Bisphenol A (BPA)-based epoxy resins have wide applications as food-contact materials such as metal can coatings. However, negative consumer perceptions toward BPA have driven the food packaging industry to develop other alternatives. In this study, four different metal cans and their lids manufactured with different BPA-replacement food-contact coatings are subjected to migration testing in order to identify migratory chemical species from the coatings. Migration tests are conducted using food simulants and conditions of use corresponding to the intended applications and regulatory guidance from the U.S. Food and Drug Administration. Extracts are analyzed by gas chromatography mass spectrometry (GC-MS) and high resolution GC-MS. The migratory compounds identified include short chain cyclic polyester migrants from polyester-based coatings and bisphenol-type migrants including tetramethyl bisphenol F (TMBPF), tetramethyl bisphenol F diglycidyl ether (TMBPF DGE), bisphenol F (BPF), bisphenol C (BPC), and other related monomers or oligomers. The concentration of the migrants is estimated using an internal standard, and validated trimethylsilyl (TMS) derivatization GC-MS methods are developed to specifically quantify TMBPF, BPF, BPC, and BPA in the coatings. The results will aid the safety evaluation of new food-contact material coating technology based on TMBPF chemistry and will provide an important reference for the industry in identifying and quantifying non-BPA coating-borne migrants.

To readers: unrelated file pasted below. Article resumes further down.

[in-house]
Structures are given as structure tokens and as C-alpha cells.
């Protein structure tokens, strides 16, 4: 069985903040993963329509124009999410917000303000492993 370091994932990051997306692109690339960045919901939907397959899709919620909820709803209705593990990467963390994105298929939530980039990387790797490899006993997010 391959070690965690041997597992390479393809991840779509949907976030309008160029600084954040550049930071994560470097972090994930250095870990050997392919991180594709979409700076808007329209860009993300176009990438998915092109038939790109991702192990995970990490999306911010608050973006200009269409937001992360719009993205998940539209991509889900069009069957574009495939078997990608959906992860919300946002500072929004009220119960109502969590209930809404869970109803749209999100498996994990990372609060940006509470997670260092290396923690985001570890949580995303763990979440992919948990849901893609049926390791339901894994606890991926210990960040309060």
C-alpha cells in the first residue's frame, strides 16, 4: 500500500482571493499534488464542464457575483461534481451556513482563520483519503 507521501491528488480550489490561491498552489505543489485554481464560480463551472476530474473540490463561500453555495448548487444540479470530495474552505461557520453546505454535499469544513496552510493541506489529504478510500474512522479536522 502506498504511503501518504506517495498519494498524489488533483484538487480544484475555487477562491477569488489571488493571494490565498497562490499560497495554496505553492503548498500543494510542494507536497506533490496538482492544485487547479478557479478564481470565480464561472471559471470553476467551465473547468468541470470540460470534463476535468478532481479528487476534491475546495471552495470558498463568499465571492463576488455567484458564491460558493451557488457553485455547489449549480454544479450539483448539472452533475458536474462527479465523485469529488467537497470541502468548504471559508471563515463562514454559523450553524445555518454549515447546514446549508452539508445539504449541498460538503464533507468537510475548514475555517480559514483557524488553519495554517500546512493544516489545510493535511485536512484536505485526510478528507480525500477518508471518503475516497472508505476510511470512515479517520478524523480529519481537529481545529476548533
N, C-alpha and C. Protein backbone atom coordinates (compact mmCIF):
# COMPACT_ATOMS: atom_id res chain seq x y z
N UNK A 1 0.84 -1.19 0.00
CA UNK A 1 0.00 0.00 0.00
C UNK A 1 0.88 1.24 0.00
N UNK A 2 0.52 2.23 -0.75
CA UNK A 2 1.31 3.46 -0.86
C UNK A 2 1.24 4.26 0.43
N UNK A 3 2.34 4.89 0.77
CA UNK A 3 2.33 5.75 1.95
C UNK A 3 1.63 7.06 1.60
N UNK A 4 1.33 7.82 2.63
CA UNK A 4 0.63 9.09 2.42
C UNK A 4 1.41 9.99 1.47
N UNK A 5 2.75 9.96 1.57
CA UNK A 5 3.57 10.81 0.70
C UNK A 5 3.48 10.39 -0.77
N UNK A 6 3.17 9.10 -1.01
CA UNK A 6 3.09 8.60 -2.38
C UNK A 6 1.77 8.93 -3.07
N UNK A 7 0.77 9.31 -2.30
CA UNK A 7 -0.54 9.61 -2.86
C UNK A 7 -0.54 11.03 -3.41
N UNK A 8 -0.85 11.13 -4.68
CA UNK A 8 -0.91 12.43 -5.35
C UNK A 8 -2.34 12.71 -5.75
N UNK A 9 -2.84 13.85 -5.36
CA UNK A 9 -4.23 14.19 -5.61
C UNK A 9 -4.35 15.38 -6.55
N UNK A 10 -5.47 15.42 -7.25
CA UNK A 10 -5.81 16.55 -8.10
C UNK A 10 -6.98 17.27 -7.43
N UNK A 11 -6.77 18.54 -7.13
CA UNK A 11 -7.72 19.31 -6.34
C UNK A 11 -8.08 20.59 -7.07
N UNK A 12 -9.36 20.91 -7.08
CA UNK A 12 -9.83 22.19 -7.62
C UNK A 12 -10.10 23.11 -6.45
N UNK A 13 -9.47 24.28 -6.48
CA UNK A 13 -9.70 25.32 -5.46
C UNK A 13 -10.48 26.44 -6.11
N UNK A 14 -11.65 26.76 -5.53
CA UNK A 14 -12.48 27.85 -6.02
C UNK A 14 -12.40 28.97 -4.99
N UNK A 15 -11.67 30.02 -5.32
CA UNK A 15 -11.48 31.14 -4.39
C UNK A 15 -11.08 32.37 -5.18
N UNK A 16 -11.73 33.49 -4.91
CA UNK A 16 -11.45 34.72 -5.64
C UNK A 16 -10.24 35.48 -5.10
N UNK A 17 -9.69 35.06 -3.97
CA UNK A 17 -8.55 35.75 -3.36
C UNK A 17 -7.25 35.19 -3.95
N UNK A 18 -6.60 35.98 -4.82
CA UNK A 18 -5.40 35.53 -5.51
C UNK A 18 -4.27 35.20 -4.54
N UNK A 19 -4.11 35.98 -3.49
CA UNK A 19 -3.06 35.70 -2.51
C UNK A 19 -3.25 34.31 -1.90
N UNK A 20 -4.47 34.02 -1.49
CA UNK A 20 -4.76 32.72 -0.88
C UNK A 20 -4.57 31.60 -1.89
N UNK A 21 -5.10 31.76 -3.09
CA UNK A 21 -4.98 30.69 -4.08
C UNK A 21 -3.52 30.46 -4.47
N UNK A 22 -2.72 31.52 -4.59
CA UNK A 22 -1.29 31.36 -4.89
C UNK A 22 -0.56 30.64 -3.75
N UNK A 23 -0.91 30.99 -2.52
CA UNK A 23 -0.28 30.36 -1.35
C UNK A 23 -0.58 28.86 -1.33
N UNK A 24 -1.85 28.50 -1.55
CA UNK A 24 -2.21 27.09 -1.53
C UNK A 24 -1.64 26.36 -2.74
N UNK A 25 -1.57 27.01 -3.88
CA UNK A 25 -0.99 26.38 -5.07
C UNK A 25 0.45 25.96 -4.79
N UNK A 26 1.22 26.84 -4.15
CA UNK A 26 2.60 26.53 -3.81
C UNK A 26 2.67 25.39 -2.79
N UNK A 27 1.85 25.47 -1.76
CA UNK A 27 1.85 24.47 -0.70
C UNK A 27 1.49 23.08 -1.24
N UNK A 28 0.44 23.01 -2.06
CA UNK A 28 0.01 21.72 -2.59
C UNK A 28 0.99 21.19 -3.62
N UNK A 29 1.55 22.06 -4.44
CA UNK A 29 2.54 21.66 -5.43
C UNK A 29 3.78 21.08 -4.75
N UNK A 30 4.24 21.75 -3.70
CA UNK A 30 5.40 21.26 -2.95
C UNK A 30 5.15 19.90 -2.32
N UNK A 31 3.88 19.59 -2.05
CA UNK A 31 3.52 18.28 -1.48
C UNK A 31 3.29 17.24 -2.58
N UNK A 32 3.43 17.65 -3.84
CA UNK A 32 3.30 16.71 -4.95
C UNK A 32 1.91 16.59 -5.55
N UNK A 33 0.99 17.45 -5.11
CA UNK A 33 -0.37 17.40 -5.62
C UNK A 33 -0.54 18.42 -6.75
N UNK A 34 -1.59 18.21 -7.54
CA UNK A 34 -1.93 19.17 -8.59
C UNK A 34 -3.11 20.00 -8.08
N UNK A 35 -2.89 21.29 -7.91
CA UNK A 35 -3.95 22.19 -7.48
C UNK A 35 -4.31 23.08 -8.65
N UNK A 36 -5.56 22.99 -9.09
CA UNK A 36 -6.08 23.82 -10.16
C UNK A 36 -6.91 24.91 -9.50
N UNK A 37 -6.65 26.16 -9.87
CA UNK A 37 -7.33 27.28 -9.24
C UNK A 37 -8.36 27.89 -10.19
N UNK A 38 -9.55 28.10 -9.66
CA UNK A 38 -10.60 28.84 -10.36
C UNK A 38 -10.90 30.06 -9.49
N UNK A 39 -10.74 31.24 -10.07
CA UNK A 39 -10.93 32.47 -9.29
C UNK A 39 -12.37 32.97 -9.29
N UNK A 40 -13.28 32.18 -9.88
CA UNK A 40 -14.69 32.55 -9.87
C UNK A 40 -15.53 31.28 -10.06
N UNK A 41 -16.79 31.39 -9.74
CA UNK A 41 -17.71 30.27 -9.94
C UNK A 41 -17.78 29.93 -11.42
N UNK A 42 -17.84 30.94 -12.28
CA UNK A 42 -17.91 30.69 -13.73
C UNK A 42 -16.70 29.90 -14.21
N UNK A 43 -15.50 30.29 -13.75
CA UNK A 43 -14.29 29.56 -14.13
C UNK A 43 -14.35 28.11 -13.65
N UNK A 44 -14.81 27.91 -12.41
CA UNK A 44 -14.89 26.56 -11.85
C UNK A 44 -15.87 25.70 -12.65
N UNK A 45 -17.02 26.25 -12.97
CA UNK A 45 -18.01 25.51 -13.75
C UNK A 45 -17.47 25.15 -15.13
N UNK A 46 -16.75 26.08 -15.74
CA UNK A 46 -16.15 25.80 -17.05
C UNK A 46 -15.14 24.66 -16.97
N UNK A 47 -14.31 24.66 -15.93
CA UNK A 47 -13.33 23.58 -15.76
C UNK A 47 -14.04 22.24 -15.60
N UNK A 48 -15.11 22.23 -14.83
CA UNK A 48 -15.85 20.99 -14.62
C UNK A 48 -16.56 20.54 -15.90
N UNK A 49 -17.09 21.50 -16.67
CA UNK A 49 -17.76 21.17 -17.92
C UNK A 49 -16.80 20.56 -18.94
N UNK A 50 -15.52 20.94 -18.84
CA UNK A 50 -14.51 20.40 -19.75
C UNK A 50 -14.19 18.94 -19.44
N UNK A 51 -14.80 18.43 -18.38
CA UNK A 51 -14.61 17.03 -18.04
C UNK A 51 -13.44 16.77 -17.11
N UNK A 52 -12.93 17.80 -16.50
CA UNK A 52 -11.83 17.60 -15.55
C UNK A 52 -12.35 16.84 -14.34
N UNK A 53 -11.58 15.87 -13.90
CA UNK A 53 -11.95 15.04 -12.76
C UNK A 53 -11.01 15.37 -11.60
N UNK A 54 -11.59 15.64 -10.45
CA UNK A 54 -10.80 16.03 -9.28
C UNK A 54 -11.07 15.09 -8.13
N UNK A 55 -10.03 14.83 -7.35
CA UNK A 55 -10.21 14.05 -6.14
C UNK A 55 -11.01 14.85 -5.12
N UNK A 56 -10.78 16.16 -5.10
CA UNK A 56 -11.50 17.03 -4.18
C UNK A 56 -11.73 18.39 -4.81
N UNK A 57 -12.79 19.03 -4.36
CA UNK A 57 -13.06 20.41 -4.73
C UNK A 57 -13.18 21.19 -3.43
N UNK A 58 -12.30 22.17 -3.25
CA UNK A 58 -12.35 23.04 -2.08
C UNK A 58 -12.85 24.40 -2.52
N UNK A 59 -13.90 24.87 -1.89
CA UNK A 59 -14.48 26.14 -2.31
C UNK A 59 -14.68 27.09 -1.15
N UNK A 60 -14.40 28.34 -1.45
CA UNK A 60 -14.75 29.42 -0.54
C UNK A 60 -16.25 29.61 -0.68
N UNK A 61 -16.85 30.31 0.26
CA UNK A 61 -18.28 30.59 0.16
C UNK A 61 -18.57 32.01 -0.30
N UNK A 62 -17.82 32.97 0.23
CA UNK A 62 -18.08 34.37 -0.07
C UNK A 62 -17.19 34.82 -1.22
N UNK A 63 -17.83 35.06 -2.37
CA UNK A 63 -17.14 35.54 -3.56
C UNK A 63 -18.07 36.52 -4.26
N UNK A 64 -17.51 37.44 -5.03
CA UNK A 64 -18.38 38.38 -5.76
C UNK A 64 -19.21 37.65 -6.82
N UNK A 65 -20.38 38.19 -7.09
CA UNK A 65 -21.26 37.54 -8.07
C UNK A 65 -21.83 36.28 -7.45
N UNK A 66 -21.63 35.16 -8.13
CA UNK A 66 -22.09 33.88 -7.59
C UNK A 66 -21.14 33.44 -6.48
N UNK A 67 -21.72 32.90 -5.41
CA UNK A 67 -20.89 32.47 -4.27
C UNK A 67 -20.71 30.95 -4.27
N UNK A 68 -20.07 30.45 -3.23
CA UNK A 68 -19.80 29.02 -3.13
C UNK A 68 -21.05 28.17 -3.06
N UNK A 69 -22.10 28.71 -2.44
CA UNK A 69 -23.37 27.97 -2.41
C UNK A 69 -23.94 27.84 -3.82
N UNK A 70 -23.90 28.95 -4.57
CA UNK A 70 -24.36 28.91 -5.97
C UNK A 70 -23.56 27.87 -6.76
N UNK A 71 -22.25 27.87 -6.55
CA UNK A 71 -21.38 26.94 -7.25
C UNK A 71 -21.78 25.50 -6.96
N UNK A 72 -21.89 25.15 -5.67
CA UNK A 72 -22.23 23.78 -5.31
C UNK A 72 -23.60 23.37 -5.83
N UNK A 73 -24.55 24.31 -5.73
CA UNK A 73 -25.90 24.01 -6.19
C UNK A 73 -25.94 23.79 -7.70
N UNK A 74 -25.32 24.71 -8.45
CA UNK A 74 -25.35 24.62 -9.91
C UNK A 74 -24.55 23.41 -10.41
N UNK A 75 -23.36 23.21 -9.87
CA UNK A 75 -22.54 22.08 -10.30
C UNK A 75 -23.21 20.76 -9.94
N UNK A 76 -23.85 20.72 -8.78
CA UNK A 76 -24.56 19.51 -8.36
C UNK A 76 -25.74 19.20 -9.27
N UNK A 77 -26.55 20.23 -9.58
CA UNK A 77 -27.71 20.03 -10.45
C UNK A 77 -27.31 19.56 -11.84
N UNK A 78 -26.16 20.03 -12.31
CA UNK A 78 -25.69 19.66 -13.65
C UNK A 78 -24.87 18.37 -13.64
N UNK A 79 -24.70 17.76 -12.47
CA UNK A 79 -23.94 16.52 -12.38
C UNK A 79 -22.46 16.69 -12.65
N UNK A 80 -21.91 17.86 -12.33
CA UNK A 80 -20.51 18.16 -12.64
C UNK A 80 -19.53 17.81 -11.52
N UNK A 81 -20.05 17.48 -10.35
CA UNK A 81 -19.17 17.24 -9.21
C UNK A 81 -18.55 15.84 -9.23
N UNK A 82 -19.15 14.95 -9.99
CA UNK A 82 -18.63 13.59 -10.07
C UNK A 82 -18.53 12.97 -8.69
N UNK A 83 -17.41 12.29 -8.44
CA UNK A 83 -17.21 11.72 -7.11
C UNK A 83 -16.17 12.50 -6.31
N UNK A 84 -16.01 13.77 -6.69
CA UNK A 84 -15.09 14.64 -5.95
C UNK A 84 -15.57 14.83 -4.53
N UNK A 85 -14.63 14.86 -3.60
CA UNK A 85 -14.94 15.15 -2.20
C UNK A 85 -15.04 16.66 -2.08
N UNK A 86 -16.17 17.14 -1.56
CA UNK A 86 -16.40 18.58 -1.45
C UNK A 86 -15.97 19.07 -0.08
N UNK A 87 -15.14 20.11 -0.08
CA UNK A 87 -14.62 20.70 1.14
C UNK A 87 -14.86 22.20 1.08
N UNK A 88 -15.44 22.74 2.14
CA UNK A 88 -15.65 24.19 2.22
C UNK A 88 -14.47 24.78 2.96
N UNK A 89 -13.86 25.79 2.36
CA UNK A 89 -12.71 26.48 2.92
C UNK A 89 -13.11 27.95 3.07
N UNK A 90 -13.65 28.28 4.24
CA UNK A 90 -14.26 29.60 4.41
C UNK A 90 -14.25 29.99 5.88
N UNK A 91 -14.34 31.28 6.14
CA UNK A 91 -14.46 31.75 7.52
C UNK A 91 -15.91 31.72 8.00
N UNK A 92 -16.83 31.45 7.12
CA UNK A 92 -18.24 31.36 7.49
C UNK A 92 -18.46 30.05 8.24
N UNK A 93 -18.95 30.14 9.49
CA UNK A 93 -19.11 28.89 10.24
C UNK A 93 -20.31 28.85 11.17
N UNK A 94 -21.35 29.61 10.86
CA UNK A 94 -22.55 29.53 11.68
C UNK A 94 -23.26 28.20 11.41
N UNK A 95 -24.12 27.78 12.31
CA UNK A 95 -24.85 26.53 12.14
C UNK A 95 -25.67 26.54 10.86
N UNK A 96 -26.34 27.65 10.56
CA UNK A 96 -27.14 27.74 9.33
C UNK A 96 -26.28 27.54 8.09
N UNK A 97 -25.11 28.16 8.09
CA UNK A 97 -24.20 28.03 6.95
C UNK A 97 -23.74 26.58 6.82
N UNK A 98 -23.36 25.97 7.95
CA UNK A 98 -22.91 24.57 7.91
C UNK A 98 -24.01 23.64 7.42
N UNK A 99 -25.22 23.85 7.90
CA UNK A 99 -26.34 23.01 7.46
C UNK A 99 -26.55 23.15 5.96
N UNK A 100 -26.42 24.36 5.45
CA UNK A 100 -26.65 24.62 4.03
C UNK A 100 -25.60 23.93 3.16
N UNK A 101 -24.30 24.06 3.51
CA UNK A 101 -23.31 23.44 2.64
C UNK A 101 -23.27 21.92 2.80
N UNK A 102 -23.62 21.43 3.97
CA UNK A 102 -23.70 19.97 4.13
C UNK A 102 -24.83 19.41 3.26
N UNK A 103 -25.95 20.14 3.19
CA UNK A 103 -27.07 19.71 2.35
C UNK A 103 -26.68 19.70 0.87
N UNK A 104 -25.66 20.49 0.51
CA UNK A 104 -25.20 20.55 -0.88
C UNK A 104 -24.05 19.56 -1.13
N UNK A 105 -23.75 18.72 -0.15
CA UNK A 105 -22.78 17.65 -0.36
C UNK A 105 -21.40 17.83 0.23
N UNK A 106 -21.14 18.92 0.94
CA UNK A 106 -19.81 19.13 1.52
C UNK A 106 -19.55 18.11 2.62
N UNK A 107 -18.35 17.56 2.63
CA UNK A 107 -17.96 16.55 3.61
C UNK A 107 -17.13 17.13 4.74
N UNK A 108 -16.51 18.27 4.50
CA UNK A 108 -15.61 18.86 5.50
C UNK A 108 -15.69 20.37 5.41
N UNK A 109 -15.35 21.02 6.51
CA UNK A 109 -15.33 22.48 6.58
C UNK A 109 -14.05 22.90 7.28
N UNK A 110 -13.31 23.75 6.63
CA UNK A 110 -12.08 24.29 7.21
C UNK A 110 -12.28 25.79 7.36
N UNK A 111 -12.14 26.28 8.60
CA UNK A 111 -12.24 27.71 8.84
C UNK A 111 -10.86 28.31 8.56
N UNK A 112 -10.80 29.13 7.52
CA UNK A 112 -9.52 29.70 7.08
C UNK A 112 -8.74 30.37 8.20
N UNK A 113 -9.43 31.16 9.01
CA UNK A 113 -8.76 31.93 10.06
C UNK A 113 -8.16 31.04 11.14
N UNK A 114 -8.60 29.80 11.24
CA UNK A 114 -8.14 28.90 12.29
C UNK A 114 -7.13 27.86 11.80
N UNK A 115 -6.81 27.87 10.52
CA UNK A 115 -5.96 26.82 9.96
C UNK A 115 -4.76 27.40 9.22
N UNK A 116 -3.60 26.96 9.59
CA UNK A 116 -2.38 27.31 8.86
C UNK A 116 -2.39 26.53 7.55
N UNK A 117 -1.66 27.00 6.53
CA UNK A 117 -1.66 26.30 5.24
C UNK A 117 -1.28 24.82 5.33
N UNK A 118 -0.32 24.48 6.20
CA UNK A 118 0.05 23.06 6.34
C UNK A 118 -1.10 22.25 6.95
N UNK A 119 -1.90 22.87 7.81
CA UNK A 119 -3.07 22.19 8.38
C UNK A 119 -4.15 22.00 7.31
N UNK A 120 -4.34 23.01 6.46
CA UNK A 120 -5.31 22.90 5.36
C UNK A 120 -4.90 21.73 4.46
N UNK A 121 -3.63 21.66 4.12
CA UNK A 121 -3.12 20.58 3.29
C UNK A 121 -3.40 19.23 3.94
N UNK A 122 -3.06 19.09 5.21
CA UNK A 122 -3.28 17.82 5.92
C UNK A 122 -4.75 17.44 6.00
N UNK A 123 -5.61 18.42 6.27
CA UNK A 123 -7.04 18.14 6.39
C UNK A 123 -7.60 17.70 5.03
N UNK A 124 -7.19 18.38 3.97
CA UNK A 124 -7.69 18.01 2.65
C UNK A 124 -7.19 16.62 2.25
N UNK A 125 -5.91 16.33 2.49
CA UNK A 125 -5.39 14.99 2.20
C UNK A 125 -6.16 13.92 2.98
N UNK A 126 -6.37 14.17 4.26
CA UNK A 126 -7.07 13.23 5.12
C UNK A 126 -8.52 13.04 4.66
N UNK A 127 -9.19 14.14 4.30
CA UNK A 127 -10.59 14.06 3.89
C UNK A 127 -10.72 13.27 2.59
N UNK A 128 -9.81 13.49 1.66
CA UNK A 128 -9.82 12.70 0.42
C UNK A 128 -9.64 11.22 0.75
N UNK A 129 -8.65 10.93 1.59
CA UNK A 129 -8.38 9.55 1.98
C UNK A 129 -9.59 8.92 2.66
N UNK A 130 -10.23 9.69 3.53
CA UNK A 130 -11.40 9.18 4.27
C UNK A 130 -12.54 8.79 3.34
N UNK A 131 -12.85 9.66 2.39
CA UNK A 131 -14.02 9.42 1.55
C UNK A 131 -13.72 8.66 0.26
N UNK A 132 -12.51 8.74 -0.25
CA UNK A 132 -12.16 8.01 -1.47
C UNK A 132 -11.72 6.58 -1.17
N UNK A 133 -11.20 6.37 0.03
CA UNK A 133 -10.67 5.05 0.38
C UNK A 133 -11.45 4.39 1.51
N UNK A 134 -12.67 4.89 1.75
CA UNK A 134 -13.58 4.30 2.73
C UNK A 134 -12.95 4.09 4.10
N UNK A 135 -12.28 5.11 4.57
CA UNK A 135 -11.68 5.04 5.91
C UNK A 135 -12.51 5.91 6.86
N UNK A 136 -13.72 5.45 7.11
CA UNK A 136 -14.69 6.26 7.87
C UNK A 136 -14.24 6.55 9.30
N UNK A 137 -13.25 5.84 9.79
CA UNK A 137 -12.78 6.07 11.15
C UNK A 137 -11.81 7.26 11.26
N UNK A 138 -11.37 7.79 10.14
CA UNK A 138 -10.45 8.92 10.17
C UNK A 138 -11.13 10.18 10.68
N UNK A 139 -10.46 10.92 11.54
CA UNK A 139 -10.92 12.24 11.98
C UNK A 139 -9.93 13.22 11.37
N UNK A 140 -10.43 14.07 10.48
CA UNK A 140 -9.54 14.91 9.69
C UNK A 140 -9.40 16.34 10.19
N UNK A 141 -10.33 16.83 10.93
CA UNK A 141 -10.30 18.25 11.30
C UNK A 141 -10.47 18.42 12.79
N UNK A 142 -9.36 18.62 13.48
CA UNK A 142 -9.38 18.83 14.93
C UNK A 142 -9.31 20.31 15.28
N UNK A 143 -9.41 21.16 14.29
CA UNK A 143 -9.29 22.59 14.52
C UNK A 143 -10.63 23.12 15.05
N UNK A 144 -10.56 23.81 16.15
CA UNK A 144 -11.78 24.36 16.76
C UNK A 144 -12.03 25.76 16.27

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This work was supported by the IAFNS Food Packaging Safety Committee.